As part of the Python Tools for Visual Studio project the well-known NumPy and SciPy libraries were ported to .NET. The port, which combines C# and C interfaces over a native C core, was done in such a way that all .NET languages can take advantage of it.
The Apache Foundation has announced on May 25th that it has graduated Libcloud from Incubator status to a Top-Level Project. Libcloud represents a Python library that introduces a vendor-neutral interface to proprietary APIs of various cloud providers. As a Top-Level-Project the solution will get much more awareness and support from the open-source community in the future.
The OpenStack project gathered late last week, and amidst the Amazon EBS debacle, held a Webinar to both elaborate on new features introduced in Cactus and describe anticipated elements of the upcoming Diablo release.
Microsoft Technical Computing Group has just announced the Python Tools for Visual Studio (PTVS) open source project. PTVS improves on the IronPython Tools for Visual Studio code base (introduced in IronPython 2.7) and adds CPython, Cluster support and new modules like NumPy and SciPy in .Net.
IronPython 2.7 has been released with new features including improved tooling inside Visual Studio, better interoperability with LINQ and extension methods, better documentation, and full language parity with Python 2.7.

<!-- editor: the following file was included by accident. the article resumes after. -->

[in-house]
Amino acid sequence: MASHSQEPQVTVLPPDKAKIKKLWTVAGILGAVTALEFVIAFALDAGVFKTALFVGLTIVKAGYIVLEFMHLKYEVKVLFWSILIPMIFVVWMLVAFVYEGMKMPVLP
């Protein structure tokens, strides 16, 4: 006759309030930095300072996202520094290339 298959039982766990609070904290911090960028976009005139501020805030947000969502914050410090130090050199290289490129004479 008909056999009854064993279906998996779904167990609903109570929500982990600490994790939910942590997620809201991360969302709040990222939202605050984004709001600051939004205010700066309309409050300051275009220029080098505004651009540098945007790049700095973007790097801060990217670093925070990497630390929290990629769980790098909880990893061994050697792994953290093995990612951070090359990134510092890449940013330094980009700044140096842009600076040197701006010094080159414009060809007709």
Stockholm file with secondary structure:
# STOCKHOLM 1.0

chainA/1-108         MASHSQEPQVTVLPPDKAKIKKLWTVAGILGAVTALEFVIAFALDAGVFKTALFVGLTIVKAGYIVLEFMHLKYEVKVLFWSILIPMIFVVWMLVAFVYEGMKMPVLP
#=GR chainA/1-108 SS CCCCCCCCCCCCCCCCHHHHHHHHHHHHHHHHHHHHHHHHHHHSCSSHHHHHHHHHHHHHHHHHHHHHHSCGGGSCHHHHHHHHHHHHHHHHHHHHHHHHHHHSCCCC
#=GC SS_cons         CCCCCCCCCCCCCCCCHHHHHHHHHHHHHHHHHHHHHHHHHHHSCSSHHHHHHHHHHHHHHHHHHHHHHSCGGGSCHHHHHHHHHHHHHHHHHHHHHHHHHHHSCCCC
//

Unladen Swallow was an attempt to bring LLVM optimisations to the CPython runtime, but hasn't seen significant activity for the last year. Now, a Unladen swallow retrospective confirms that the project is defunct and is no longer being developed. What happened?
Tiobe's award is given to the programming language that gained most market share in 2010. Objective-C was the leader for most of 2010 but got lost ground in the last couple of months. Python grew it's market share by 1.81% since January 2010, which is nearly 4 times the overall marketshare of SAP's programming language ABAP.
Last week Miguel de Icaza published a long post listing all the work the Mono team at Novell has been doing since the move to GitHub in July 2010. Much of the new work has been around language development and MonoDevelop improvements.
Since Microsoft announced that it was giving up control of its Iron languages, there has been a quiet debate on where to host the project. The negotiations have finally been settled and the winner is Github for source control and CodePlex for issue tracking.
Jason Zander has announced that Microsoft will be turning over IronPython and IronRuby to Miguel de Icaza of Novell/Mono and former IronRuby lead Jimmy Schementi. Jimmy left Microsoft in July to join Lab49. IronPython will have two additional coordinators: Michael Foord, co-author of IronPython in Action and IronPython MVP Jeff Hardy.
Two of the top three IDEs for .NET are now supporting dynamic programming languages. While SharpDevelop 3.2 continues to enhance its support both IronPython and IronRuby, Microsoft is entering the game with IronPython Tools for Visual Studio and SapphireSteel is still offering Ruby in Steel.